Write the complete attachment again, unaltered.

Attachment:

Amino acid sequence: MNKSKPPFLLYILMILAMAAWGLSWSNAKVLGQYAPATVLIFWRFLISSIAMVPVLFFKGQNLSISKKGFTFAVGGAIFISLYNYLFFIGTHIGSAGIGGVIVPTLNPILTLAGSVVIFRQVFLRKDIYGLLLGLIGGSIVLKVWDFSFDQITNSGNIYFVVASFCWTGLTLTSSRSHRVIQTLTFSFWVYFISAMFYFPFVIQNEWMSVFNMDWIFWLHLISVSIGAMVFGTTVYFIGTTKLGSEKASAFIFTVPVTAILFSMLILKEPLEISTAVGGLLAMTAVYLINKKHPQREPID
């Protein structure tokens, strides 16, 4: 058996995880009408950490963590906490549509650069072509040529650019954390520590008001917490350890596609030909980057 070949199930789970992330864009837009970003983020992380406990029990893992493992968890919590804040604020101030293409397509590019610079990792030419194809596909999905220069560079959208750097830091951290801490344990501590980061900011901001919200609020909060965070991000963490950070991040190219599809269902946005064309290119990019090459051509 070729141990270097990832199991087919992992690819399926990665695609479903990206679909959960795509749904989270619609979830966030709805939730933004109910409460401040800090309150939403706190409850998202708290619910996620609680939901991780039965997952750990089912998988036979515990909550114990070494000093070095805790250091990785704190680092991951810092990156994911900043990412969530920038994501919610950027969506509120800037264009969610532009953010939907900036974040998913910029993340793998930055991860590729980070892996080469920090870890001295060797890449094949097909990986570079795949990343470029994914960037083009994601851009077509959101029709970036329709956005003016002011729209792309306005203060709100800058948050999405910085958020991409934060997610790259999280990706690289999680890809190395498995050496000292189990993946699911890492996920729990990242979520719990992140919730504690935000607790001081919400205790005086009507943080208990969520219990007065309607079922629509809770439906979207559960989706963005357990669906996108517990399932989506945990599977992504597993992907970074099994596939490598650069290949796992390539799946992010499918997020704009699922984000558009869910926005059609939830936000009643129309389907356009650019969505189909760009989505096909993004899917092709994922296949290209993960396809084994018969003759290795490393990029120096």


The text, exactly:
Amino acid sequence: MNKSKPPFLLYILMILAMAAWGLSWSNAKVLGQYAPATVLIFWRFLISSIAMVPVLFFKGQNLSISKKGFTFAVGGAIFISLYNYLFFIGTHIGSAGIGGVIVPTLNPILTLAGSVVIFRQVFLRKDIYGLLLGLIGGSIVLKVWDFSFDQITNSGNIYFVVASFCWTGLTLTSSRSHRVIQTLTFSFWVYFISAMFYFPFVIQNEWMSVFNMDWIFWLHLISVSIGAMVFGTTVYFIGTTKLGSEKASAFIFTVPVTAILFSMLILKEPLEISTAVGGLLAMTAVYLINKKHPQREPID
């Protein structure tokens, strides 16, 4: 058996995880009408950490963590906490549509650069072509040529650019954390520590008001917490350890596609030909980057 070949199930789970992330864009837009970003983020992380406990029990893992493992968890919590804040604020101030293409397509590019610079990792030419194809596909999905220069560079959208750097830091951290801490344990501590980061900011901001919200609020909060965070991000963490950070991040190219599809269902946005064309290119990019090459051509 070729141990270097990832199991087919992992690819399926990665695609479903990206679909959960795509749904989270619609979830966030709805939730933004109910409460401040800090309150939403706190409850998202708290619910996620609680939901991780039965997952750990089912998988036979515990909550114990070494000093070095805790250091990785704190680092991951810092990156994911900043990412969530920038994501919610950027969506509120800037264009969610532009953010939907900036974040998913910029993340793998930055991860590729980070892996080469920090870890001295060797890449094949097909990986570079795949990343470029994914960037083009994601851009077509959101029709970036329709956005003016002011729209792309306005203060709100800058948050999405910085958020991409934060997610790259999280990706690289999680890809190395498995050496000292189990993946699911890492996920729990990242979520719990992140919730504690935000607790001081919400205790005086009507943080208990969520219990007065309607079922629509809770439906979207559960989706963005357990669906996108517990399932989506945990599977992504597993992907970074099994596939490598650069290949796992390539799946992010499918997020704009699922984000558009869910926005059609939830936000009643129309389907356009650019969505189909760009989505096909993004899917092709994922296949290209993960396809084994018969003759290795490393990029120096």